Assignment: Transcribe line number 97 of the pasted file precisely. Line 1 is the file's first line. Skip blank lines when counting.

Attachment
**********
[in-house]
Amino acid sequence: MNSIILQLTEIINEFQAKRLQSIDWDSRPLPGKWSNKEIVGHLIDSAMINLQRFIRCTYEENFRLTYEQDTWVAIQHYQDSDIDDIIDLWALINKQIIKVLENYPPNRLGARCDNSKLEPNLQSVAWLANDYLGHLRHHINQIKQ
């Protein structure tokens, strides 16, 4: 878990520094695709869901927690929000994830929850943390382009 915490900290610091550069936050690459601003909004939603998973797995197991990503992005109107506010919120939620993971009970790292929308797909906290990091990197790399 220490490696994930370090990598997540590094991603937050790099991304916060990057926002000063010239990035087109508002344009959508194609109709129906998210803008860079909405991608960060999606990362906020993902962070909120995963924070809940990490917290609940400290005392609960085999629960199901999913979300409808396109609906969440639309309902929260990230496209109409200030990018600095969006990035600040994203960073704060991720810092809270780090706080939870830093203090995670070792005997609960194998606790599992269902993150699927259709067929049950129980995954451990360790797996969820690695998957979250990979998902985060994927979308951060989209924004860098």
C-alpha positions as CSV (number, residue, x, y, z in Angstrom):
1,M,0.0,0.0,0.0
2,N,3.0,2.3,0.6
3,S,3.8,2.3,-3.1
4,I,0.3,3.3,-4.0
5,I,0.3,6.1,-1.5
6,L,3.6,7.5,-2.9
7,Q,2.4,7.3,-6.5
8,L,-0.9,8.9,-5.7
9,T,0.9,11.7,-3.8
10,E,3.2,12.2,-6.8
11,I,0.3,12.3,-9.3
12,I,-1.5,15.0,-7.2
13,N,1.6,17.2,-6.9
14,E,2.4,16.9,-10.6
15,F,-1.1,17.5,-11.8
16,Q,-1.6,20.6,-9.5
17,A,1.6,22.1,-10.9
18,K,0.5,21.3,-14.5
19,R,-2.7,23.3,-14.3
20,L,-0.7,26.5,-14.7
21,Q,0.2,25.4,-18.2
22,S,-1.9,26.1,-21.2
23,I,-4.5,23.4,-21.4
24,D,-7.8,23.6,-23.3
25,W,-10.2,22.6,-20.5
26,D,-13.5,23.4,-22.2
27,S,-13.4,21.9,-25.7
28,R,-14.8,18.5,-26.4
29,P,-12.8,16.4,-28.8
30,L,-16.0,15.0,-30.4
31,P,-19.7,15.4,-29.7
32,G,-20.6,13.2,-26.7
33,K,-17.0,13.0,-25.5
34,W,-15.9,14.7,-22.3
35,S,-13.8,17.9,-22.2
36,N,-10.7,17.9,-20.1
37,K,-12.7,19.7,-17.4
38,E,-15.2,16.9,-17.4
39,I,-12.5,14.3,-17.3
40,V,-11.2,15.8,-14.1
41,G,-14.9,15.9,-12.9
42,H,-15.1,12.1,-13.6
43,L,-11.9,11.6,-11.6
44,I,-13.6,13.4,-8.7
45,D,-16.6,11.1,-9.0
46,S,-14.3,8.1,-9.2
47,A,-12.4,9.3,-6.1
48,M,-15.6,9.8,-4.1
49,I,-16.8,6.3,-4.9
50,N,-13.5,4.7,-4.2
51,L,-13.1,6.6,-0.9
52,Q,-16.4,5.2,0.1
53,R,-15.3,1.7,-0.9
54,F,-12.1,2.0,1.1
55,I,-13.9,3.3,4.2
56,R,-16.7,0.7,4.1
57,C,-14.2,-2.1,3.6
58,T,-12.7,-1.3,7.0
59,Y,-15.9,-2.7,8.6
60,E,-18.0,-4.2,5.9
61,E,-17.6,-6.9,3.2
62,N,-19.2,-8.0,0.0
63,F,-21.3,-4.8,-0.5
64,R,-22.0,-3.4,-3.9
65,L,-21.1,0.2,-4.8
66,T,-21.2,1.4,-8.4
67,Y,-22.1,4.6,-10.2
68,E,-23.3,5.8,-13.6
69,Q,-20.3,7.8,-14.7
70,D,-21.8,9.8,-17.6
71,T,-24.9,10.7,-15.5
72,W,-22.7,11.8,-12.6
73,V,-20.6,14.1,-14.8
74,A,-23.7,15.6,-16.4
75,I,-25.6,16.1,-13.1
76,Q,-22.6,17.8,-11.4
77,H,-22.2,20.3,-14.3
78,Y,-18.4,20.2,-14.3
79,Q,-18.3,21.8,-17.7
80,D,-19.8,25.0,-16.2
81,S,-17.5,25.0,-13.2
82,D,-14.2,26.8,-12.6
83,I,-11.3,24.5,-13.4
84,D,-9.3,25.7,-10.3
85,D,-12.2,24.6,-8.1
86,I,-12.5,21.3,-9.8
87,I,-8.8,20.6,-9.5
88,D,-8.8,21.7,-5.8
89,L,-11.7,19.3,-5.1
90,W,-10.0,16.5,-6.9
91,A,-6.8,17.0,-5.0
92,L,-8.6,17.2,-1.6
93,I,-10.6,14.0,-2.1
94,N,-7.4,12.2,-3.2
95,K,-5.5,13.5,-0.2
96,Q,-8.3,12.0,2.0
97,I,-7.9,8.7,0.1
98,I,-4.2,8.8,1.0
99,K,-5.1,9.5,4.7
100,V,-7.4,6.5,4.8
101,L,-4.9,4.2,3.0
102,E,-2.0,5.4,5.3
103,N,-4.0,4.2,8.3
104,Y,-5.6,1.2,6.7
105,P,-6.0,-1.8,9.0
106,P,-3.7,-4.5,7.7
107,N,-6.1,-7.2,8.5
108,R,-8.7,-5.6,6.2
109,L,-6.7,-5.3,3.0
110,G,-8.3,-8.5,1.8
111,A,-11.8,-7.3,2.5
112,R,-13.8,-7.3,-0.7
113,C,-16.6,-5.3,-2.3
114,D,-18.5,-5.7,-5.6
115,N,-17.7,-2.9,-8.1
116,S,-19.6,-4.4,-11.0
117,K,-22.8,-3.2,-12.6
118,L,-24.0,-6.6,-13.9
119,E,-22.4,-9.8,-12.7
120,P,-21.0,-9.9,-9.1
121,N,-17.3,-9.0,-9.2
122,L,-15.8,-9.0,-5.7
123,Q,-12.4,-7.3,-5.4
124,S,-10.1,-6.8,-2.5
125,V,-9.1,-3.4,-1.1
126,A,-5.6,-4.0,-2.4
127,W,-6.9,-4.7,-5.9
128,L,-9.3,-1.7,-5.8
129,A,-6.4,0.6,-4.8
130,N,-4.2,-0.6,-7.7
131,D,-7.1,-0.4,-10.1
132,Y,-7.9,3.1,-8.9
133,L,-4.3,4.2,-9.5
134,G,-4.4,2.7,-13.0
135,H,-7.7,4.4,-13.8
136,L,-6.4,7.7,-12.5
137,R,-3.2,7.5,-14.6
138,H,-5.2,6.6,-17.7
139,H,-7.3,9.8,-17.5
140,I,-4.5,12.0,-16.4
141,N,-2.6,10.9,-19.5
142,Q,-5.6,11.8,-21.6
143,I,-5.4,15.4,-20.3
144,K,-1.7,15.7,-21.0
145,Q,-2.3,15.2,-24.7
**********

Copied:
93,I,-10.6,14.0,-2.1